Elective ventilation is cost effective and humaneBMJ 1995; 311 doi: https://doi.org/10.1136/bmj.311.7016.1370a (Published 18 November 1995) Cite this as: BMJ 1995;311:1370
- Hany Riad,
- Anthony Nicholls,
- Charles Collins
- Consultant renal transplant surgeon Consultant renal physician Formerly director of intensive care Royal Devon and Exeter Hospital, Exeter EX2 5DW
EDITOR,--We expected that our defence of elective ventilation1 would provoke criticism and wish to respond here to letters on the issue.2 Peter G M Wallace rightly says2 that the published experience of elective ventilation is limited to nine patients. The table summarises our full experience over six years. Two further patients became non-heart-beating donors as the relatives agreed to organ donation (and elective ventilation) but no intensive care unit bed was available. The 23 donors yielded 41 kidneys, two hearts, three sets of heart valves, one liver, and 20 corneas, which were transplanted with favourable outcomes.
Moving a patient back to a general medical ward does not create distress if the family members are supported: they consider that everything possible has been done for their relative.
We are not proposing a “soft sell” on the timing of death. We raise the philosophical issue of when death can be said to have occurred in patients who are subsequently diagnosed as brain stem dead. It is not in any biological sense the moment that tests for brain stem death are done, though this may be the legal definition. The conference of royal colleges and their faculties recognised in 1979 that in certain circumstances death was a process rather than an event, and its statement has not been superseded by any other document on the diagnosis of death.3
The risk of a vegetative state is the same with conventional therapeutic ventilation as with elective ventilation. Over half of donated kindeys in Britain come from patients with intracranial haemorrhage who are therapeutically ventilated. There are no published data to show that a vegetative state is common in this situation. There is no reason to fear that it would be a major risk with elective ventilation.
Alex Manara and Claire Jewkes argue that the interests of an individual always have priority over the interests of society,2 but natural justice places the greatest good to the greatest number above individual self interest. We do no overt harm to anyone by using elective ventilation, and the good is clear for all to see.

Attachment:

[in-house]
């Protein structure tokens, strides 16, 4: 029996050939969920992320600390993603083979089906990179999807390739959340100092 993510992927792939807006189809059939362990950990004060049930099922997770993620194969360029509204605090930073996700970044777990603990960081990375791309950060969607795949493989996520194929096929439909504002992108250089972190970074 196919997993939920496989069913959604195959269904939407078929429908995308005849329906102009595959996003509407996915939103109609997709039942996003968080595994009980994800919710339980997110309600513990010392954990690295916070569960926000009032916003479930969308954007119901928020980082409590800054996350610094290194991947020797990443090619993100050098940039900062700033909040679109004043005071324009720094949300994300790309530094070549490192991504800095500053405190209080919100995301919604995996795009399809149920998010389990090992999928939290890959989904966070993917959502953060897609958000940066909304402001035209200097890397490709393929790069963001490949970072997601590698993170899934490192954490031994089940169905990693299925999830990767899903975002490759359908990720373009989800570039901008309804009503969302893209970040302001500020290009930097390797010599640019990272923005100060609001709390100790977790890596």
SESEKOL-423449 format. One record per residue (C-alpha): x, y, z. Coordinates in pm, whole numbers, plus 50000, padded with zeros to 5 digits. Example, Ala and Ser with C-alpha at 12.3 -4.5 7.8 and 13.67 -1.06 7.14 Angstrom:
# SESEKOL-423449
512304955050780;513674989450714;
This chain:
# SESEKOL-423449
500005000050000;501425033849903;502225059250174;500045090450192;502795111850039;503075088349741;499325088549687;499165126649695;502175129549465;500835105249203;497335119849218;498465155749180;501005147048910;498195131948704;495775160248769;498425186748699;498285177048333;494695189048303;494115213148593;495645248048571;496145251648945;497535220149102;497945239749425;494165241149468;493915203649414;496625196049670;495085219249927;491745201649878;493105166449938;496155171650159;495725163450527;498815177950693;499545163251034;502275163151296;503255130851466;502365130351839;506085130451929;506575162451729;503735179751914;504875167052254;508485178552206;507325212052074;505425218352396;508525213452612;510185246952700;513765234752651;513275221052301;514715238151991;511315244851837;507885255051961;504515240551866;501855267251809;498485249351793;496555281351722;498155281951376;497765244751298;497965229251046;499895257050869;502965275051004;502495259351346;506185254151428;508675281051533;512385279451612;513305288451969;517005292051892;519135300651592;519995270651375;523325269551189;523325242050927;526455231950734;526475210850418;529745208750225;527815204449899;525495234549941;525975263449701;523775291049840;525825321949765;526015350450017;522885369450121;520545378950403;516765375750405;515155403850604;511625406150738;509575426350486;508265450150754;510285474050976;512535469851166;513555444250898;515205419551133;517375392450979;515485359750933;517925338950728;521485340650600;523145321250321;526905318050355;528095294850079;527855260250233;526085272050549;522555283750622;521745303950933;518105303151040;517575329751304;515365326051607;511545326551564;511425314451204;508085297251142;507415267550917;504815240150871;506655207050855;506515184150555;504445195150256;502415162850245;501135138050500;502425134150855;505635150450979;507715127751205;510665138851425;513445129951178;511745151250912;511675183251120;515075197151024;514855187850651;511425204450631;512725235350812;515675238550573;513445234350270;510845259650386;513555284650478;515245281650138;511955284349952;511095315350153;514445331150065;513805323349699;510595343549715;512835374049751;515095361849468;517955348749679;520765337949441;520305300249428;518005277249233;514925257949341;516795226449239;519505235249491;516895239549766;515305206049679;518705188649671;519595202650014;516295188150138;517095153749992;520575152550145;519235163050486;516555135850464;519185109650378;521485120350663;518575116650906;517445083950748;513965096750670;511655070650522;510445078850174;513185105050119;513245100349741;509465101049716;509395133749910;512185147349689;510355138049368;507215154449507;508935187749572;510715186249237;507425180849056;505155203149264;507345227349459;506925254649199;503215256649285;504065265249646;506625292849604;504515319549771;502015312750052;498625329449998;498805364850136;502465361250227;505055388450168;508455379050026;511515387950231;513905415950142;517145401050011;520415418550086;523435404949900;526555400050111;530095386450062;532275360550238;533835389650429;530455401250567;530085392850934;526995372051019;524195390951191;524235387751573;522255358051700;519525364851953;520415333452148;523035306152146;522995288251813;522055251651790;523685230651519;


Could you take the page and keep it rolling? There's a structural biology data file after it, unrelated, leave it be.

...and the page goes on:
Elective ventilation does not result in a loss of dignity during death. Patients with fatal brain haemorrhage are often managed by junior medical staff alone, with little involvement of consultants and poor support for relatives. In contrast, senior staff are involved in elective ventilation at all stages, and relatives are given extensive counselling by experienced staff. The families of our donors have complimented us on the level of support given--this is hardly evidence of loss of dignity.
We are open about variations from our original protocol, pointed out by M S Neilsen.2 Our refined protocol differed considerably from the initial one in that ventilation was started only when apnoea developed. It is sensible to modify practice in the light of experience.
The issue of resources is one of the strengths of elective ventilation, rather than a weakness. Precious NHS resources ae being diverted into expensive dialysis programmes for an increasing population of patients with chronic renal failure. Far from consuming precious resources, elective ventilation unlocks money from dialysis budgets, because transplantation is cheaper. The transfer of saved money from renal to intensive care budgets is a management exercise, not an ethical issue.
The true hidden cost of banning elective ventilation has to be balanced against the theoretical objections that have been levelled against us. We believe that the ball is firmly in the court of our legislators and the medical royal colleges, who must act to legitimise a humane, practicable, and cost effective procedure.